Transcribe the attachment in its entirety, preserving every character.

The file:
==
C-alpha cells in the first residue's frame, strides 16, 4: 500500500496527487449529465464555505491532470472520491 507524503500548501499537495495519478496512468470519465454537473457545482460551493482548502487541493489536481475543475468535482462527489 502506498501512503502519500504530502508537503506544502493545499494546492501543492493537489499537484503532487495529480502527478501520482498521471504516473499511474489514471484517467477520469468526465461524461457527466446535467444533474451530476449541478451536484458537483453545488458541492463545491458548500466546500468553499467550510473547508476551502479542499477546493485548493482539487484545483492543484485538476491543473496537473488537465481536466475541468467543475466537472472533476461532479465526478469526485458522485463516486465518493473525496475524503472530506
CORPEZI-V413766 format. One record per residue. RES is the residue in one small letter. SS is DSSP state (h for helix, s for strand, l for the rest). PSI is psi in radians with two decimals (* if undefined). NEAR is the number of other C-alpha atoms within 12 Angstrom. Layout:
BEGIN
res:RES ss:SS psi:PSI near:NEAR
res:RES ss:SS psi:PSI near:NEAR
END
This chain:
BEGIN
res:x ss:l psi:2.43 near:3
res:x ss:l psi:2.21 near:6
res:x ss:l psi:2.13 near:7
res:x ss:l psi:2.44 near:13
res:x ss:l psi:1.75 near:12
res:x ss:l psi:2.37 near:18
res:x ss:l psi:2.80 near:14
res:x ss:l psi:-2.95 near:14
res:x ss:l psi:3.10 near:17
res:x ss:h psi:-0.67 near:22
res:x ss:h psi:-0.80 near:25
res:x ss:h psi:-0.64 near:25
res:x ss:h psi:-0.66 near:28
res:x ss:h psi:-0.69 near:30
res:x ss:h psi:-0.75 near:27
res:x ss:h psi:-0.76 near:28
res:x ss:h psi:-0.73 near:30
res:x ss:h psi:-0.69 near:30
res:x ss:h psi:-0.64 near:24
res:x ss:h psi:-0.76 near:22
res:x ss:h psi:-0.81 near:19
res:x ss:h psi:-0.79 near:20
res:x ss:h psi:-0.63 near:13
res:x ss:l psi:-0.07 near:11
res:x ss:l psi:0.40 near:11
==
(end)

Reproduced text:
C-alpha cells in the first residue's frame, strides 16, 4: 500500500496527487449529465464555505491532470472520491 507524503500548501499537495495519478496512468470519465454537473457545482460551493482548502487541493489536481475543475468535482462527489 502506498501512503502519500504530502508537503506544502493545499494546492501543492493537489499537484503532487495529480502527478501520482498521471504516473499511474489514471484517467477520469468526465461524461457527466446535467444533474451530476449541478451536484458537483453545488458541492463545491458548500466546500468553499467550510473547508476551502479542499477546493485548493482539487484545483492543484485538476491543473496537473488537465481536466475541468467543475466537472472533476461532479465526478469526485458522485463516486465518493473525496475524503472530506
CORPEZI-V413766 format. One record per residue. RES is the residue in one small letter. SS is DSSP state (h for helix, s for strand, l for the rest). PSI is psi in radians with two decimals (* if undefined). NEAR is the number of other C-alpha atoms within 12 Angstrom. Layout:
BEGIN
res:RES ss:SS psi:PSI near:NEAR
res:RES ss:SS psi:PSI near:NEAR
END
This chain:
BEGIN
res:x ss:l psi:2.43 near:3
res:x ss:l psi:2.21 near:6
res:x ss:l psi:2.13 near:7
res:x ss:l psi:2.44 near:13
res:x ss:l psi:1.75 near:12
res:x ss:l psi:2.37 near:18
res:x ss:l psi:2.80 near:14
res:x ss:l psi:-2.95 near:14
res:x ss:l psi:3.10 near:17
res:x ss:h psi:-0.67 near:22
res:x ss:h psi:-0.80 near:25
res:x ss:h psi:-0.64 near:25
res:x ss:h psi:-0.66 near:28
res:x ss:h psi:-0.69 near:30
res:x ss:h psi:-0.75 near:27
res:x ss:h psi:-0.76 near:28
res:x ss:h psi:-0.73 near:30
res:x ss:h psi:-0.69 near:30
res:x ss:h psi:-0.64 near:24
res:x ss:h psi:-0.76 near:22
res:x ss:h psi:-0.81 near:19
res:x ss:h psi:-0.79 near:20
res:x ss:h psi:-0.63 near:13
res:x ss:l psi:-0.07 near:11
res:x ss:l psi:0.40 near:11